1977-01-01

223

Project Universe - Local area networks and satellite communications  

Microsoft Academic Search

A high-speed digital communications system is discussed in which a satellite is used to link a number of local area networks which interconnect a variety of computer facilities. The advantages of satellite communications compared with terrestrial links are described, together with a historical survey of the use of the Orbital Test Satellite (OTS) for data experiments. A description of Project

B. R. Ackroyd

1983-01-01

224

Terrestrial photovoltaic collector technology trends  

NASA Technical Reports Server (NTRS)

Following the path of space PV collector development in its early stages, terrestrial PV technologies based upon single-crystal silicon have matured rapidly. Currently, terrestrial PV cells with efficiencies approaching space cell efficiencies are being fabricated into modules at a fraction of the space PV module cost. New materials, including CuInSe2 and amorphous silicon, are being developed for lowering the cost, and multijunction materials for achieving higher efficiency. Large grid-interactive, tracking flat-plate power systems and concentrator PV systems totaling about 10 MW, are already in operation. Collector technology development both flat-plate and concentrator, will continue under an extensive government and private industry partnership.

Shimada, K.; Costogue, E.

1984-01-01

225

NEON Airborne Remote Sensing of Terrestrial Ecosystems  

NASA Astrophysics Data System (ADS)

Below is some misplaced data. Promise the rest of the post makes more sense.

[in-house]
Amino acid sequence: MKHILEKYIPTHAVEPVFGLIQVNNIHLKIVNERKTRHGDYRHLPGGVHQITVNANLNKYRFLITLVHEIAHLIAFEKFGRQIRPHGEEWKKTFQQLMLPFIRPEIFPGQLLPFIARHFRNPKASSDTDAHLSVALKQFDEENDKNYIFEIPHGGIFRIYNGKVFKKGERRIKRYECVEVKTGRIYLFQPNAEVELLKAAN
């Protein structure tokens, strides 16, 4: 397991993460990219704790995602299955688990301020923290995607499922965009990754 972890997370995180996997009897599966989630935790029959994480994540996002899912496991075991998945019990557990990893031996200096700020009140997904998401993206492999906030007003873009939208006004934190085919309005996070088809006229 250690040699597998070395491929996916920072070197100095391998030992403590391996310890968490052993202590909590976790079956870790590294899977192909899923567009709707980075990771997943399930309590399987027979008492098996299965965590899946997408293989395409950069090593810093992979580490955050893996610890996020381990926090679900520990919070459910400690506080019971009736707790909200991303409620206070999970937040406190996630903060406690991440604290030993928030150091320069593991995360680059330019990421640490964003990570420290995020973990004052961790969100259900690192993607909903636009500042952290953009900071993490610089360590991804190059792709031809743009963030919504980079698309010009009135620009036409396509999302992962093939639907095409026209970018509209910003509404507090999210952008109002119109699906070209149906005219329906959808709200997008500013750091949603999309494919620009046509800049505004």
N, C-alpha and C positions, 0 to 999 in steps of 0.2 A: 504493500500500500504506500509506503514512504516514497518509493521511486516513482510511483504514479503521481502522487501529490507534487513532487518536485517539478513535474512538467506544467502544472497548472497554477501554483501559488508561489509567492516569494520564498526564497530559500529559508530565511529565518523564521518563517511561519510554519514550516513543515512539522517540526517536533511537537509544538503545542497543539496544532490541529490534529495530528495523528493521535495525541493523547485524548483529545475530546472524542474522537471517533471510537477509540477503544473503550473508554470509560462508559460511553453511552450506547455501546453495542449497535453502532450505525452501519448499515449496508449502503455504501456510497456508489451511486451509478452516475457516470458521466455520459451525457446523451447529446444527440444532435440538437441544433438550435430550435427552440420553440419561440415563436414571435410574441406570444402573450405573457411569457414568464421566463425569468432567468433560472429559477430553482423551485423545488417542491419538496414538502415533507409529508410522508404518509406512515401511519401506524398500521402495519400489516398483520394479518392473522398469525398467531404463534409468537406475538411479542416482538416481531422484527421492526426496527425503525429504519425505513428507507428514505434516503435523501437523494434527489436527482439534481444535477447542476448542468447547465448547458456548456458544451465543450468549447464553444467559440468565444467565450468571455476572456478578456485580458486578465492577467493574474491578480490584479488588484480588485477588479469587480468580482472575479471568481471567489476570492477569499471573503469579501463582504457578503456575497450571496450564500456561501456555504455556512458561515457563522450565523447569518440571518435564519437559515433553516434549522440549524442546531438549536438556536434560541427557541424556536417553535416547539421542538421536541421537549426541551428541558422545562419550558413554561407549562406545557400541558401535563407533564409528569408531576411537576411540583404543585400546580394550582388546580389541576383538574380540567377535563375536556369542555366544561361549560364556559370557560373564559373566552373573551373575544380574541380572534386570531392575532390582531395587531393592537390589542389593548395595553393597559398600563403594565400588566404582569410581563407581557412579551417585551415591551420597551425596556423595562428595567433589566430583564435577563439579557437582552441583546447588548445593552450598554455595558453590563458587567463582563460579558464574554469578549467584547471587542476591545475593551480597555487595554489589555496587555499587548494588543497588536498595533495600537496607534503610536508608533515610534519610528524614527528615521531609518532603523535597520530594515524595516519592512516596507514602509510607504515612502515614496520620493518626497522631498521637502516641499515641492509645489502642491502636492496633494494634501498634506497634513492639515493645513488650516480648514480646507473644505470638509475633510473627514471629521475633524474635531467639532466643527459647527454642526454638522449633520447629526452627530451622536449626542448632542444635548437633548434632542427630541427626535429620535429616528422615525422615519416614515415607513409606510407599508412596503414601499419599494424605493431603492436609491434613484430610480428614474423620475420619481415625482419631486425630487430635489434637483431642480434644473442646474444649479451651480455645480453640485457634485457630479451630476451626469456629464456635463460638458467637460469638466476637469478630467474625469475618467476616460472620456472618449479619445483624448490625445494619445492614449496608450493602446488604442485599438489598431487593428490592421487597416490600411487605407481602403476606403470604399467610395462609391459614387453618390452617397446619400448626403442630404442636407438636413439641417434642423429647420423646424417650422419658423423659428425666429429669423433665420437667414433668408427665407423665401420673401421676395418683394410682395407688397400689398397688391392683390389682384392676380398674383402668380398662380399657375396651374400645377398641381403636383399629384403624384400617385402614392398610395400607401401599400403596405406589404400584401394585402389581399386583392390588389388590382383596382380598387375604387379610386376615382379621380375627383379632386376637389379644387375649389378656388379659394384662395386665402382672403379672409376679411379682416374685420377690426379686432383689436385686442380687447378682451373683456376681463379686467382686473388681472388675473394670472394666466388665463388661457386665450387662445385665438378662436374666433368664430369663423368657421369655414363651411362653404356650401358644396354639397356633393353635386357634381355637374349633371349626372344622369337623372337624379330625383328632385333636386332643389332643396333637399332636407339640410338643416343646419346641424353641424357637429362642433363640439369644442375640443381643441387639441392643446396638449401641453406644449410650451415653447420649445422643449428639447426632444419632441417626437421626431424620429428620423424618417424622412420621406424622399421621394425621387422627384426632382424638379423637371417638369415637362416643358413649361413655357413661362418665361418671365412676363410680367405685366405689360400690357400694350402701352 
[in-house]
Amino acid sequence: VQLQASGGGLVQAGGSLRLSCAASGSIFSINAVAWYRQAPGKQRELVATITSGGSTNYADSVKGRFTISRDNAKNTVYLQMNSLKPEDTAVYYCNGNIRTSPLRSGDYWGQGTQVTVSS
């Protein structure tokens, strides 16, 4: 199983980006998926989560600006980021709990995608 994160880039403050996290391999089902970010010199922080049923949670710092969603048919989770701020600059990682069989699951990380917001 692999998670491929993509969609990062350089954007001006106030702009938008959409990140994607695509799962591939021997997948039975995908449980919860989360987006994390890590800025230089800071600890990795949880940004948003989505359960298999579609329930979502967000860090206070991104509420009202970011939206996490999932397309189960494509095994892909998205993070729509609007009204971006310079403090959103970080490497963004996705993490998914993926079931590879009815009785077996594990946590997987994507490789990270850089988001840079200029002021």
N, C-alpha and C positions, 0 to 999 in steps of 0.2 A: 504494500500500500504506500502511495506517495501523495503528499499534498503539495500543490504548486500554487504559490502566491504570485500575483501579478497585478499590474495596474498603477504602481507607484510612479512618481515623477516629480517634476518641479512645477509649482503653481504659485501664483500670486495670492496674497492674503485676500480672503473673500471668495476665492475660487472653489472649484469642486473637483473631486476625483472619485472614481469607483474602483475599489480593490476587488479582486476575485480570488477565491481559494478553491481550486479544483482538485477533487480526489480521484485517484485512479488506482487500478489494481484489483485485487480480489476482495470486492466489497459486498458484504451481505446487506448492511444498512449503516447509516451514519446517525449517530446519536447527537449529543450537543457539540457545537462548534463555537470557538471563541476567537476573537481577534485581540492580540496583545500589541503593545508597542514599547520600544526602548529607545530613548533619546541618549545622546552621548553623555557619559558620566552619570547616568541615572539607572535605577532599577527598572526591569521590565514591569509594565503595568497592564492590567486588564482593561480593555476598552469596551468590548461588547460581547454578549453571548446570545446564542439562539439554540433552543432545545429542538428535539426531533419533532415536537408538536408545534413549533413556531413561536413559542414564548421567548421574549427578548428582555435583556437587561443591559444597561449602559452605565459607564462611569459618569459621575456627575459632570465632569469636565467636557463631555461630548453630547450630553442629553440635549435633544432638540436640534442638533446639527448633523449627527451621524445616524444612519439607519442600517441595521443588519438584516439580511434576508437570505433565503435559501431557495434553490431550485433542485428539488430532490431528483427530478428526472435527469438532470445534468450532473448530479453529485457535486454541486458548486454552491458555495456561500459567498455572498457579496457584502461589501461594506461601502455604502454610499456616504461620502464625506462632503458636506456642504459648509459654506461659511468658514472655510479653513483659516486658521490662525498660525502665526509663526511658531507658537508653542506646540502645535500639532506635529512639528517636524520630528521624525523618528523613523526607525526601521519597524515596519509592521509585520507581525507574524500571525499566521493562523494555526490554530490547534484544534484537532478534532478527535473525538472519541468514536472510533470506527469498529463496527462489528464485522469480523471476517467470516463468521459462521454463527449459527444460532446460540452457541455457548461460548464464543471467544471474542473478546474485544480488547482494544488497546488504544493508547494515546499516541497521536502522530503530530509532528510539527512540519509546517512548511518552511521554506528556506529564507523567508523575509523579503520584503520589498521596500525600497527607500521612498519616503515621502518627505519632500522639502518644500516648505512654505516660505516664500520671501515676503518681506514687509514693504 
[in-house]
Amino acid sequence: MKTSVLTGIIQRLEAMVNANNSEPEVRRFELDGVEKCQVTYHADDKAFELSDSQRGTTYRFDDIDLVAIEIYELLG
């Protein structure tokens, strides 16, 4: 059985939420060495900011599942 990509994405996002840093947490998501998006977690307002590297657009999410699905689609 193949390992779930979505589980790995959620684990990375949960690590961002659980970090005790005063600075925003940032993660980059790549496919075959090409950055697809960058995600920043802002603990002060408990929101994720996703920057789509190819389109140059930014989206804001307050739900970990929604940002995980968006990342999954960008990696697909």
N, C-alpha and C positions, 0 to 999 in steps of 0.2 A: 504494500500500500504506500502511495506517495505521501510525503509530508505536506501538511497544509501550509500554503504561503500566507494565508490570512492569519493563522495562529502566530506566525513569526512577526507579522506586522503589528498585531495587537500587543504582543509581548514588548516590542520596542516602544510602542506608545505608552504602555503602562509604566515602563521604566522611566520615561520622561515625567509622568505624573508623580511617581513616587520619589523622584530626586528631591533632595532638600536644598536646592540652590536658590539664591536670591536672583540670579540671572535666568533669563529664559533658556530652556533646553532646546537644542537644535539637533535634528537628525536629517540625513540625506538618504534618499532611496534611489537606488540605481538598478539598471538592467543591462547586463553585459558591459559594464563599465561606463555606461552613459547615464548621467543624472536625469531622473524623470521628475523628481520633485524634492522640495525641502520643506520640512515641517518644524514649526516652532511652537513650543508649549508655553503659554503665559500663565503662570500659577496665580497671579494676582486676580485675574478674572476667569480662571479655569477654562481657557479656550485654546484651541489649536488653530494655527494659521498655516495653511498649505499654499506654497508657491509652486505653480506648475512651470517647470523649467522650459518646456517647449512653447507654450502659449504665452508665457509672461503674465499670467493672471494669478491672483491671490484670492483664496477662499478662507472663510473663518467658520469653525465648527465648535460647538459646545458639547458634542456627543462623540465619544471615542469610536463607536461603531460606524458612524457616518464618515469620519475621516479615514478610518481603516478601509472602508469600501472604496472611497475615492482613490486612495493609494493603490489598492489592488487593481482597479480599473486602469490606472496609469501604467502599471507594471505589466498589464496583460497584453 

The National Ecological Observatory Network (NEON) is the continental-scale research platform that will collect information on ecosystems across the United States to advance our understanding and ability to forecast environmental change at the continental scale. One of NEON's observing systems, the Airborne Observation Platform (AOP), will fly an instrument suite consisting of a high-fidelity visible-to-shortwave infrared imaging spectrometer, a full waveform small footprint LiDAR, and a high-resolution digital camera on a low-altitude aircraft platform. NEON AOP is focused on acquiring data on several terrestrial Essential Climate Variables including bioclimate, biodiversity, biogeochemistry, and land use products. These variables are collected throughout a network of 60 sites across the Continental United States, Alaska, Hawaii and Puerto Rico via ground-based and airborne measurements. Airborne remote sensing plays a critical role by providing measurements at the scale of individual shrubs and larger plants over hundreds of square kilometers. The NEON AOP plays the role of bridging the spatial scales from that of individual organisms and stands to the scale of satellite-based remote sensing. NEON is building 3 airborne systems to facilitate the routine coverage of NEON sites and provide the capacity to respond to investigator requests for specific projects. The first NEON imaging spectrometer, a next-generation VSWIR instrument, was recently delivered to NEON by JPL. This instrument has been integrated with a small-footprint waveform LiDAR on the first NEON airborne platform (AOP-1). A series of AOP-1 test flights were conducted during the first year of NEON's construction phase. The goal of these flights was to test out instrument functionality and performance, exercise remote sensing collection protocols, and provide provisional data for algorithm and data product validation. These test flights focused the following questions: What is the optimal remote sensing data collection protocol to meet NEON science requirements? How do aircraft altitude, spatial sampling, spatial resolution, and LiDAR instrument configuration affect data retrievals? What are appropriate algorithms to derive ECVs from AOP data? What methodology should be followed to validate AOP remote sensing products and how should ground truth data be collected? Early test flights were focused on radiometric and geometric calibration as well as processing from raw data to Level-1 products. Subsequent flights were conducted focusing on collecting vegetation chemistry and structure measurements. These test flights that were conducted during 2012 have proved to be extremely valuable for verifying instrument functionality and performance, exercising remote sensing collection protocols, and providing data for algorithm and science product validation. Results from these early flights are presented, including the radiometric and geometric calibration of the AOP instruments. These 2012 flight campaigns are just the first of a series of test flights that will take place over the next several years as part of the NEON observatory construction. Lessons learned from these early campaigns will inform both airborne and ground data collection methodologies for future campaigns as well as guide the AOP sampling strategy before NEON enters full science operations.